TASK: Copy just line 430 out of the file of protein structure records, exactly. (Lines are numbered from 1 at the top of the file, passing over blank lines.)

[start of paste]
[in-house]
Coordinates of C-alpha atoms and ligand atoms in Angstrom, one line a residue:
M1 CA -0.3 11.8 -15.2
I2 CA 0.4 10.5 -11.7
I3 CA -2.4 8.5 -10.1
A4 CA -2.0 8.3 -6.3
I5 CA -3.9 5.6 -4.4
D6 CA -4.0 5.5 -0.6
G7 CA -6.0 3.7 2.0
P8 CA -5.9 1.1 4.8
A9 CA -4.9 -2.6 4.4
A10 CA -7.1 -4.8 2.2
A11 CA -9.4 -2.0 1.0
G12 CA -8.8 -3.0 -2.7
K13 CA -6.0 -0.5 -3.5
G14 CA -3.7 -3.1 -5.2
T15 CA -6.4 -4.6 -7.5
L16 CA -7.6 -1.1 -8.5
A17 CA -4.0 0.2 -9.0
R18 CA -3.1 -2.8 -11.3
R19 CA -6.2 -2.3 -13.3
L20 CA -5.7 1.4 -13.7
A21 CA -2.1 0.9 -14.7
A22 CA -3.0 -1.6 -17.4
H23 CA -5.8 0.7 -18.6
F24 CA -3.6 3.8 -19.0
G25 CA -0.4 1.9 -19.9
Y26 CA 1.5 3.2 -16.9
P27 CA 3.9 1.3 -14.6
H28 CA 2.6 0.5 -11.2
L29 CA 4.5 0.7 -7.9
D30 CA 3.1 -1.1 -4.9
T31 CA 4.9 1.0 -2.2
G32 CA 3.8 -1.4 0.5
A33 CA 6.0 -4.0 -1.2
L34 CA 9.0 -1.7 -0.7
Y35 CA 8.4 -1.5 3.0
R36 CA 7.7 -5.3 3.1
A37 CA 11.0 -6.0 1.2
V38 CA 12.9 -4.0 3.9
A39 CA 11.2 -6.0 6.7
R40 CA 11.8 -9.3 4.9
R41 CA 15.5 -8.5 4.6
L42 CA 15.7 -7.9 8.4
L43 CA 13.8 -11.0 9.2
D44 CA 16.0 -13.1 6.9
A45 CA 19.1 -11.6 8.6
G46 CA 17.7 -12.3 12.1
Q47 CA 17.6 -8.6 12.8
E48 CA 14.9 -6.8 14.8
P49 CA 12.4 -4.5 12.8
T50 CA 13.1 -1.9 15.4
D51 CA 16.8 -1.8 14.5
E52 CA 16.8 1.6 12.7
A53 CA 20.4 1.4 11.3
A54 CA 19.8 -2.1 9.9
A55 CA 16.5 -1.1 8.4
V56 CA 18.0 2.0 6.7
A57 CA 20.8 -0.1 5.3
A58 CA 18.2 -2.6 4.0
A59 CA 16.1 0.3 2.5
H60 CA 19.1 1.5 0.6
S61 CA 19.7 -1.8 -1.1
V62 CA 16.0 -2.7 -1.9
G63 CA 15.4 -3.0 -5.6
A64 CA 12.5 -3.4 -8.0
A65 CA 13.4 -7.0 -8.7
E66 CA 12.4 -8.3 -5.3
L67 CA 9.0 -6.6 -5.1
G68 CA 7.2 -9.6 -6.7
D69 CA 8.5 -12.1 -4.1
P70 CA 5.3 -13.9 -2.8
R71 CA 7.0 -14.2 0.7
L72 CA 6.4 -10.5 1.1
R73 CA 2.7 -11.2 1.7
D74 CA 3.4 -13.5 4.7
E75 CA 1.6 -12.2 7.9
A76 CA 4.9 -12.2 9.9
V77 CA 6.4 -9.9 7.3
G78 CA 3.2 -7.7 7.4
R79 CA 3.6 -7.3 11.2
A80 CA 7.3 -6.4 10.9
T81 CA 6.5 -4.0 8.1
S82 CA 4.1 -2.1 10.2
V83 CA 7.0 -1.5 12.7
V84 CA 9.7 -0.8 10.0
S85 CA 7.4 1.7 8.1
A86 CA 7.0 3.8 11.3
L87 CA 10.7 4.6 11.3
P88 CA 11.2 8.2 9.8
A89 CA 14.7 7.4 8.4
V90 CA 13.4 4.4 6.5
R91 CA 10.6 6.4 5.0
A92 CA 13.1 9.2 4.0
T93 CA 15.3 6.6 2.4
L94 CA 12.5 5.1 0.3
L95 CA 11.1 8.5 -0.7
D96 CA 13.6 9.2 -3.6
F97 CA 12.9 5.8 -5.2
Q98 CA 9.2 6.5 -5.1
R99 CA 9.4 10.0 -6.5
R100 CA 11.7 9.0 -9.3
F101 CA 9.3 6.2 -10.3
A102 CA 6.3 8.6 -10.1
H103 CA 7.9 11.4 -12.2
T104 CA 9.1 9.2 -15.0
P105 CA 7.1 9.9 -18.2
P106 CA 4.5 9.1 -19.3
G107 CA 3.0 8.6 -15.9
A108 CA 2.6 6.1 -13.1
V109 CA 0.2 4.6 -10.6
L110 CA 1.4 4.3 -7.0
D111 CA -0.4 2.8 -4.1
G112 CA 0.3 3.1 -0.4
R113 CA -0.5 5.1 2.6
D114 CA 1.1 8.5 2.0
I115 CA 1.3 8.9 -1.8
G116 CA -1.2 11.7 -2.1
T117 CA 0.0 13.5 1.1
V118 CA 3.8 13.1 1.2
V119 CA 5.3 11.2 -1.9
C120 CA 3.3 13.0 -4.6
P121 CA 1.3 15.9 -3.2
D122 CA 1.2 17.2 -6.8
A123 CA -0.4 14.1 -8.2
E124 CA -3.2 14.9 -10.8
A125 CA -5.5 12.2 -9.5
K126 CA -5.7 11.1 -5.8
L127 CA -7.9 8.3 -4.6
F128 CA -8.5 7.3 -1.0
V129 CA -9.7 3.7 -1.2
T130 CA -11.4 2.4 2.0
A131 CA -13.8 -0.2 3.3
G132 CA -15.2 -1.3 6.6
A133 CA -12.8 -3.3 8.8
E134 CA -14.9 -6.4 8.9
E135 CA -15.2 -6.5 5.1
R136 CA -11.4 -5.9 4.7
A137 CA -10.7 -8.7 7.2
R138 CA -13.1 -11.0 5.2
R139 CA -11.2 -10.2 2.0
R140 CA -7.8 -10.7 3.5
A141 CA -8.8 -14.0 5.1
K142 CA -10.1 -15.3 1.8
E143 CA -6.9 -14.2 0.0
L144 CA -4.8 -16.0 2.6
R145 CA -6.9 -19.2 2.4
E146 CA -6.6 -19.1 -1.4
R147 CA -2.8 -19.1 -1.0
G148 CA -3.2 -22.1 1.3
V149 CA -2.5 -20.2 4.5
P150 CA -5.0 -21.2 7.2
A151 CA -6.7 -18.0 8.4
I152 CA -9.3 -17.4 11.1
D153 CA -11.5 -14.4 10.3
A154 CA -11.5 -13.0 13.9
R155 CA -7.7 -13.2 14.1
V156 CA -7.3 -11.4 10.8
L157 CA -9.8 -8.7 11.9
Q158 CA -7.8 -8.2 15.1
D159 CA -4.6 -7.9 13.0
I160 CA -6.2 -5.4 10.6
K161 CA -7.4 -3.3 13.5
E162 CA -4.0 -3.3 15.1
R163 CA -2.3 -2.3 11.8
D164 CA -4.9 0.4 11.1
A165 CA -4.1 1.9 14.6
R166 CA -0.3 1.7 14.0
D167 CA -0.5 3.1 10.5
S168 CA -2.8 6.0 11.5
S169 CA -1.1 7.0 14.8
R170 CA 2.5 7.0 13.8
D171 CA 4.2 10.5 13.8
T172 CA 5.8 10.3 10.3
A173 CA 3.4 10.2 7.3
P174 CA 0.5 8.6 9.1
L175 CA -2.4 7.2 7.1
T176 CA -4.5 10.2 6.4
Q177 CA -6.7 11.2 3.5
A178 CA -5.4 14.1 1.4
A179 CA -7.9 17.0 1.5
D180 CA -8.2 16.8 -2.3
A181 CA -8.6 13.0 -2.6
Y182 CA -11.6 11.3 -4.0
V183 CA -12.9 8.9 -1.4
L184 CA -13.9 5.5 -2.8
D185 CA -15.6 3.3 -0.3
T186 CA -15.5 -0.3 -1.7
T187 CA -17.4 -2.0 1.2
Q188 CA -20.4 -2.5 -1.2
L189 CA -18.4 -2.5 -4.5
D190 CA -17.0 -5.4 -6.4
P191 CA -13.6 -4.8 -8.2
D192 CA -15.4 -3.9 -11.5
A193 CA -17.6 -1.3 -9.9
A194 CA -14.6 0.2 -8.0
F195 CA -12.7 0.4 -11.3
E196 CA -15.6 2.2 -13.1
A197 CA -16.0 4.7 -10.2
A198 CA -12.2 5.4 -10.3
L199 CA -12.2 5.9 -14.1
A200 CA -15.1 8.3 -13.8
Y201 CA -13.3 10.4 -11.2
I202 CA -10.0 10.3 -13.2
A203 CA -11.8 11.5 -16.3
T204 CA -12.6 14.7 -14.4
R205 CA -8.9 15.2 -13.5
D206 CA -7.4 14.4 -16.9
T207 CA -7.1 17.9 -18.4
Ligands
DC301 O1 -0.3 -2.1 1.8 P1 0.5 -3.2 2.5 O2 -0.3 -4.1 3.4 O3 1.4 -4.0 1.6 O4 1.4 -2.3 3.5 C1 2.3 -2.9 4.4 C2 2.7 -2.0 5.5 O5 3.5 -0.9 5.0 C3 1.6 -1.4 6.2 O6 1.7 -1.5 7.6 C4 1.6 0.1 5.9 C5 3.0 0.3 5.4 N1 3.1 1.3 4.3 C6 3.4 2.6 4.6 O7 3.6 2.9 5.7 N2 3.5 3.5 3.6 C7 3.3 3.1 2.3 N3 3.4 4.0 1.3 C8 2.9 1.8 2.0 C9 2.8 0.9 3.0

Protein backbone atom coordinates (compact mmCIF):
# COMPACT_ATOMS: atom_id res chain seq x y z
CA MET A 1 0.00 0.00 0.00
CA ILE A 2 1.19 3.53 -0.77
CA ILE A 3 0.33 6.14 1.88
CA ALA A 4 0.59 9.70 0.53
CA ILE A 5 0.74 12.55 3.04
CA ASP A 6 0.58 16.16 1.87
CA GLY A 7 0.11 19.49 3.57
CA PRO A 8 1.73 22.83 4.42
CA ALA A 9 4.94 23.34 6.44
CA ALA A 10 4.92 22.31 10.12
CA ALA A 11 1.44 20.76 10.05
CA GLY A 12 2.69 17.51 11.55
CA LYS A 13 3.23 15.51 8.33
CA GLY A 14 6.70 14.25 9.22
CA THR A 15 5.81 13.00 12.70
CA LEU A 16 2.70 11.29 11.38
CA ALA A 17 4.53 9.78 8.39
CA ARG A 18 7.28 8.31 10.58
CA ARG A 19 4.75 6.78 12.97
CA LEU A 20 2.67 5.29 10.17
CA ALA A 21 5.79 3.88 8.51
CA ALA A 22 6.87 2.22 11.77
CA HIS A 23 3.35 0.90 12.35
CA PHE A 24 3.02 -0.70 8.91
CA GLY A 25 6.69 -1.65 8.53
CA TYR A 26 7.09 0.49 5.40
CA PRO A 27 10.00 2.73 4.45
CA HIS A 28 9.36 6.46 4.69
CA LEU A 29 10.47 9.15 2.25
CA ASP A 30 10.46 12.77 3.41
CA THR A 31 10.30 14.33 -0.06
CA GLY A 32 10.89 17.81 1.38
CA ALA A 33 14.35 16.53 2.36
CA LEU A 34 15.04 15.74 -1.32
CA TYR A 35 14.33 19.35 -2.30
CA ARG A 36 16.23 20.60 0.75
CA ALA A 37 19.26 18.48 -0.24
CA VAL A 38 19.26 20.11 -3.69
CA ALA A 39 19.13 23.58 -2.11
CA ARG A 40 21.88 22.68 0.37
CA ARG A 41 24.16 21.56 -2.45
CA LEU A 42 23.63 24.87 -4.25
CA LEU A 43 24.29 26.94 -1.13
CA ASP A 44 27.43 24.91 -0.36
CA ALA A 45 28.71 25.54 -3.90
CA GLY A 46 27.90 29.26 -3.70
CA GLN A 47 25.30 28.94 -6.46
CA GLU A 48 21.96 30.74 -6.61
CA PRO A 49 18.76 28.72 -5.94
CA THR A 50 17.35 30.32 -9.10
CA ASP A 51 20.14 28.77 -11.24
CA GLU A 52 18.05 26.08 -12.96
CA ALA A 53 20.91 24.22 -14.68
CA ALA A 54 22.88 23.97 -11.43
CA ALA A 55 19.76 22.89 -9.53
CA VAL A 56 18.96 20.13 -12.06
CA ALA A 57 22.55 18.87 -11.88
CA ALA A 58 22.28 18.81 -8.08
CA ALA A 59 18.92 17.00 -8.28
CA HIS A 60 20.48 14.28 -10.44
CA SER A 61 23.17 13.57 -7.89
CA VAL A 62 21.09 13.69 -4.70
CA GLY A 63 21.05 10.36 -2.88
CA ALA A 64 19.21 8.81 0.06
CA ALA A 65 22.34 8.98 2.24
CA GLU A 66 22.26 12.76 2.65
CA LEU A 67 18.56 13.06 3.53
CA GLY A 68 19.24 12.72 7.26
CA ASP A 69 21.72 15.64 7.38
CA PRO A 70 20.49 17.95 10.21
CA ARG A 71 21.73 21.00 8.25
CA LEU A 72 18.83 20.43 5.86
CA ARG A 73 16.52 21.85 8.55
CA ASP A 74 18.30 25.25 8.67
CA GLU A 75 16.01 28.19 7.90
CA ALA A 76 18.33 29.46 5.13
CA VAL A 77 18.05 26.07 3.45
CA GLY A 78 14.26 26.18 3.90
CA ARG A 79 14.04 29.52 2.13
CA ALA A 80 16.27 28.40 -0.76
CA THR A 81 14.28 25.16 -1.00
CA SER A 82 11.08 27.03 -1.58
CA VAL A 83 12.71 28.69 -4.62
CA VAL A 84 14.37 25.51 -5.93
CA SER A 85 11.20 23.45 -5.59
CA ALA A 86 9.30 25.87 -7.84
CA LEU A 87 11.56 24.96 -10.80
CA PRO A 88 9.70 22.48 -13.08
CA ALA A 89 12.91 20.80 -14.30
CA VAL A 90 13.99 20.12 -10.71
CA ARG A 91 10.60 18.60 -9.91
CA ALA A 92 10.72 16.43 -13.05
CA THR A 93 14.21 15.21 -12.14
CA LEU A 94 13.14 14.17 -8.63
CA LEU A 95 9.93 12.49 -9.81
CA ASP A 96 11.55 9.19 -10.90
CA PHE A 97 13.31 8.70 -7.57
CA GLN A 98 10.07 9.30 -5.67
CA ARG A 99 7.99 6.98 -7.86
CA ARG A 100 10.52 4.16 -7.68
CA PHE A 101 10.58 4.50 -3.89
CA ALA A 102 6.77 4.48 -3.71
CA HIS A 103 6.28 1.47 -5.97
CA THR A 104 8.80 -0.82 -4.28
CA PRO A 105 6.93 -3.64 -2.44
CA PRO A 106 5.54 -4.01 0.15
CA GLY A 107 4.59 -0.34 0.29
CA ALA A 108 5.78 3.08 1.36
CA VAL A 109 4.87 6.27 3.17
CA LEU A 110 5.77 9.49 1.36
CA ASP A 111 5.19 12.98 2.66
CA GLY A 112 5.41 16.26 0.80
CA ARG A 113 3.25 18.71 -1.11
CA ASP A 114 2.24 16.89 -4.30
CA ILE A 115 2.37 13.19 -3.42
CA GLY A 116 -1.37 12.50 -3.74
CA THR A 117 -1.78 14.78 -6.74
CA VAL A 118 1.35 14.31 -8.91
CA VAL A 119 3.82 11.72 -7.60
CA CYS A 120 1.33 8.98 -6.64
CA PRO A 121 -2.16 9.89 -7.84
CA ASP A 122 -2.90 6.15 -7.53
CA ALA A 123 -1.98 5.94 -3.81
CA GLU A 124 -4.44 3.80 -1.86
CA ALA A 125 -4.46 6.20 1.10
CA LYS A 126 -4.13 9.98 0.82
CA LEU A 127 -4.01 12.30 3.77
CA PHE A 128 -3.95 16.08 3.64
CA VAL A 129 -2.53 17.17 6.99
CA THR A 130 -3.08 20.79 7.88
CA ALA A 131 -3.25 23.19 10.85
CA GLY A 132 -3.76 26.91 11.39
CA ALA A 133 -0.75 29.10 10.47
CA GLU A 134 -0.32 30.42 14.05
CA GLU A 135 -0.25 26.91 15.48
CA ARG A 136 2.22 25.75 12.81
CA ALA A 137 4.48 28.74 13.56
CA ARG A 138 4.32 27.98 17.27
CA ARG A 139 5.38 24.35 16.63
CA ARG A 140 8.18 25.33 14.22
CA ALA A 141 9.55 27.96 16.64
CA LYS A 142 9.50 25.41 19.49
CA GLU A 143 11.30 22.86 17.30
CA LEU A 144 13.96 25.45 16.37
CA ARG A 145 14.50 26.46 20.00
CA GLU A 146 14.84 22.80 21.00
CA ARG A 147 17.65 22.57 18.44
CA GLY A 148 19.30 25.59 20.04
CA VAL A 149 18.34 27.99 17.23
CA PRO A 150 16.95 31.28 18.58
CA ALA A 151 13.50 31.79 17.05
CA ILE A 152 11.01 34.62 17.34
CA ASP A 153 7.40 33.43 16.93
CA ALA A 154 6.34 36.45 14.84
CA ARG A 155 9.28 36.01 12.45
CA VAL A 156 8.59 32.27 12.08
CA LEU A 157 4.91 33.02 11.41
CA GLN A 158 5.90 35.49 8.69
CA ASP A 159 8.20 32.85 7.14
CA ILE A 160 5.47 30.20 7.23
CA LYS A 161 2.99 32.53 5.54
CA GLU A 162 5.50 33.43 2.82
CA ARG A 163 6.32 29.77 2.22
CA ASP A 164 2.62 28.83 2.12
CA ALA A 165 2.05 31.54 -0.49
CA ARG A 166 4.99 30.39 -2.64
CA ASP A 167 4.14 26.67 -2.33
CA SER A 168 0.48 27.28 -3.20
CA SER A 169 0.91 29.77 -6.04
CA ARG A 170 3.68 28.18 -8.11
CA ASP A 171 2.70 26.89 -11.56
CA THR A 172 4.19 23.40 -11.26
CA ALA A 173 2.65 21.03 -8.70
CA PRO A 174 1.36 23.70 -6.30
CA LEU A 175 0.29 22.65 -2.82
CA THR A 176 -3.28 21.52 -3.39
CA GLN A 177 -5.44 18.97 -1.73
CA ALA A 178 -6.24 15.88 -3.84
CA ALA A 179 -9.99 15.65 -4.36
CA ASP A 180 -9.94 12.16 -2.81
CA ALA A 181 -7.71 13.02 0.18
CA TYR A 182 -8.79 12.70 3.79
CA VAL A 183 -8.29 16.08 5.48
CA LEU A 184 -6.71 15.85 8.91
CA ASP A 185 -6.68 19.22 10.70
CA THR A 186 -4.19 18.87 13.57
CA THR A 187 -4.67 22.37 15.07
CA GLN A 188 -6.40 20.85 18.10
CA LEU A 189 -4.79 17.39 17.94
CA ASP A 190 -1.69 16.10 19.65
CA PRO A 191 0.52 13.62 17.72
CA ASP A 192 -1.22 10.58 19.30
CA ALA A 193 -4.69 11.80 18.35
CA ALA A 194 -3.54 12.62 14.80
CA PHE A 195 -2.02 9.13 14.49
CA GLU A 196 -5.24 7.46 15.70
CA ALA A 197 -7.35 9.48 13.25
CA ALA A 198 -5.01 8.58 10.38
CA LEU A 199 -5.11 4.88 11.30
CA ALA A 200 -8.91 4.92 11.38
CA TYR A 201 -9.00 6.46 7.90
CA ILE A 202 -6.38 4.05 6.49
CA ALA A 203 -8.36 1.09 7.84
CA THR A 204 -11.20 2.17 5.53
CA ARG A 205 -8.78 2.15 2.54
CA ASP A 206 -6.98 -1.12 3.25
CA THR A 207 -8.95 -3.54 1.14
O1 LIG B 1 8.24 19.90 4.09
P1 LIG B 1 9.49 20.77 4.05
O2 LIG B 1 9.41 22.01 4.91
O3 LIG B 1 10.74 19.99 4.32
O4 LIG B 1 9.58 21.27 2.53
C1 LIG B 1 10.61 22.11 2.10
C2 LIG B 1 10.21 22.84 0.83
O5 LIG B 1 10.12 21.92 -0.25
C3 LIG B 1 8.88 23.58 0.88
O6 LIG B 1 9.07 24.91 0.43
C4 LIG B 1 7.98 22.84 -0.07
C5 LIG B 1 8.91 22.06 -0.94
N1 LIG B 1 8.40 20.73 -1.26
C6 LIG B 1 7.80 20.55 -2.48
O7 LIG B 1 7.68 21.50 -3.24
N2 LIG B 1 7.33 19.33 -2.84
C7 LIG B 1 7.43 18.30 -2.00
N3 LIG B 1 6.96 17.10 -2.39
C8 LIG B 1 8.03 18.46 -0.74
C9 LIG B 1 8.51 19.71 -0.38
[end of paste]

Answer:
O6 LIG B 1 9.07 24.91 0.43